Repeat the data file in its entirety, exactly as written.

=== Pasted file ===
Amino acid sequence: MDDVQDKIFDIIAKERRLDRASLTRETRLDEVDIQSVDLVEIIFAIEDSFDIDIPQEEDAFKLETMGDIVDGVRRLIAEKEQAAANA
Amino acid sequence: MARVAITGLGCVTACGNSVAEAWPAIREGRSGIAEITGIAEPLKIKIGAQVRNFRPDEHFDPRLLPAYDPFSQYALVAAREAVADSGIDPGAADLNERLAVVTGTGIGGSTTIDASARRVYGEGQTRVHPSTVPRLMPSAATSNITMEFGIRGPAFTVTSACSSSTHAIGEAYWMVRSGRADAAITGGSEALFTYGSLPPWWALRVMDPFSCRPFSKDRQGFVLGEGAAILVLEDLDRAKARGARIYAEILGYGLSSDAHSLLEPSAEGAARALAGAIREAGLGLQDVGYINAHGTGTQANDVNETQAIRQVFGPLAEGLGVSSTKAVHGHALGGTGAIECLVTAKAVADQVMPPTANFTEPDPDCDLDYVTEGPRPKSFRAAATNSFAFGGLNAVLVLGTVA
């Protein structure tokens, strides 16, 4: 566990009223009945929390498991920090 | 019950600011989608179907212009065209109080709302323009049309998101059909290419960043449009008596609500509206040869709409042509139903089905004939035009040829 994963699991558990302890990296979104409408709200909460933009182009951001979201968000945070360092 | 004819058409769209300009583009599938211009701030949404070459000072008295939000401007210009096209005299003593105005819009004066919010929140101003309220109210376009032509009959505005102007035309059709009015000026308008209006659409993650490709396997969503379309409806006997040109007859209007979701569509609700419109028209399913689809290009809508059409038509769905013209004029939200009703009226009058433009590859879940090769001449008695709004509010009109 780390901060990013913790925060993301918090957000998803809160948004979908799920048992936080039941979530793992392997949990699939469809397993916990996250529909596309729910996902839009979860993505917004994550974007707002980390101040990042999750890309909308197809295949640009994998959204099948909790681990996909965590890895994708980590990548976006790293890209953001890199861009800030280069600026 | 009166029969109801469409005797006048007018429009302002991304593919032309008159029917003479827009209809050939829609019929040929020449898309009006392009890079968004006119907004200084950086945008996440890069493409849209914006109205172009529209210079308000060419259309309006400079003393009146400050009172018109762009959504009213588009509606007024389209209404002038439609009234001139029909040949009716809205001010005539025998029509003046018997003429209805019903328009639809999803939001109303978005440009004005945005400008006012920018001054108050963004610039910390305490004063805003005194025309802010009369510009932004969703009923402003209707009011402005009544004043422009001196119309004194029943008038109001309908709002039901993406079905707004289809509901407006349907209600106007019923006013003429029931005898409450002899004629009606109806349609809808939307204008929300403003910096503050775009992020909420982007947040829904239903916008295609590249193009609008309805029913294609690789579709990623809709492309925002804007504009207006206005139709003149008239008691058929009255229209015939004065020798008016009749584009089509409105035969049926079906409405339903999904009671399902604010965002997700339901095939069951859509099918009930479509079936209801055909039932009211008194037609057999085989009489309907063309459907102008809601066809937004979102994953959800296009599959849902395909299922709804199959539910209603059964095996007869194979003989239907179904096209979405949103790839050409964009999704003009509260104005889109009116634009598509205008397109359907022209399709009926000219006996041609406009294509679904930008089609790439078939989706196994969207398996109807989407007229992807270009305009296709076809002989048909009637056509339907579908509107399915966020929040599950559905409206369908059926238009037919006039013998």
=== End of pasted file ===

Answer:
Amino acid sequence: MDDVQDKIFDIIAKERRLDRASLTRETRLDEVDIQSVDLVEIIFAIEDSFDIDIPQEEDAFKLETMGDIVDGVRRLIAEKEQAAANA
Amino acid sequence: MARVAITGLGCVTACGNSVAEAWPAIREGRSGIAEITGIAEPLKIKIGAQVRNFRPDEHFDPRLLPAYDPFSQYALVAAREAVADSGIDPGAADLNERLAVVTGTGIGGSTTIDASARRVYGEGQTRVHPSTVPRLMPSAATSNITMEFGIRGPAFTVTSACSSSTHAIGEAYWMVRSGRADAAITGGSEALFTYGSLPPWWALRVMDPFSCRPFSKDRQGFVLGEGAAILVLEDLDRAKARGARIYAEILGYGLSSDAHSLLEPSAEGAARALAGAIREAGLGLQDVGYINAHGTGTQANDVNETQAIRQVFGPLAEGLGVSSTKAVHGHALGGTGAIECLVTAKAVADQVMPPTANFTEPDPDCDLDYVTEGPRPKSFRAAATNSFAFGGLNAVLVLGTVA
């Protein structure tokens, strides 16, 4: 566990009223009945929390498991920090 | 019950600011989608179907212009065209109080709302323009049309998101059909290419960043449009008596609500509206040869709409042509139903089905004939035009040829 994963699991558990302890990296979104409408709200909460933009182009951001979201968000945070360092 | 004819058409769209300009583009599938211009701030949404070459000072008295939000401007210009096209005299003593105005819009004066919010929140101003309220109210376009032509009959505005102007035309059709009015000026308008209006659409993650490709396997969503379309409806006997040109007859209007979701569509609700419109028209399913689809290009809508059409038509769905013209004029939200009703009226009058433009590859879940090769001449008695709004509010009109 780390901060990013913790925060993301918090957000998803809160948004979908799920048992936080039941979530793992392997949990699939469809397993916990996250529909596309729910996902839009979860993505917004994550974007707002980390101040990042999750890309909308197809295949640009994998959204099948909790681990996909965590890895994708980590990548976006790293890209953001890199861009800030280069600026 | 009166029969109801469409005797006048007018429009302002991304593919032309008159029917003479827009209809050939829609019929040929020449898309009006392009890079968004006119907004200084950086945008996440890069493409849209914006109205172009529209210079308000060419259309309006400079003393009146400050009172018109762009959504009213588009509606007024389209209404002038439609009234001139029909040949009716809205001010005539025998029509003046018997003429209805019903328009639809999803939001109303978005440009004005945005400008006012920018001054108050963004610039910390305490004063805003005194025309802010009369510009932004969703009923402003209707009011402005009544004043422009001196119309004194029943008038109001309908709002039901993406079905707004289809509901407006349907209600106007019923006013003429029931005898409450002899004629009606109806349609809808939307204008929300403003910096503050775009992020909420982007947040829904239903916008295609590249193009609008309805029913294609690789579709990623809709492309925002804007504009207006206005139709003149008239008691058929009255229209015939004065020798008016009749584009089509409105035969049926079906409405339903999904009671399902604010965002997700339901095939069951859509099918009930479509079936209801055909039932009211008194037609057999085989009489309907063309459907102008809601066809937004979102994953959800296009599959849902395909299922709804199959539910209603059964095996007869194979003989239907179904096209979405949103790839050409964009999704003009509260104005889109009116634009598509205008397109359907022209399709009926000219006996041609406009294509679904930008089609790439078939989706196994969207398996109807989407007229992807270009305009296709076809002989048909009637056509339907579908509107399915966020929040599950559905409206369908059926238009037919006039013998």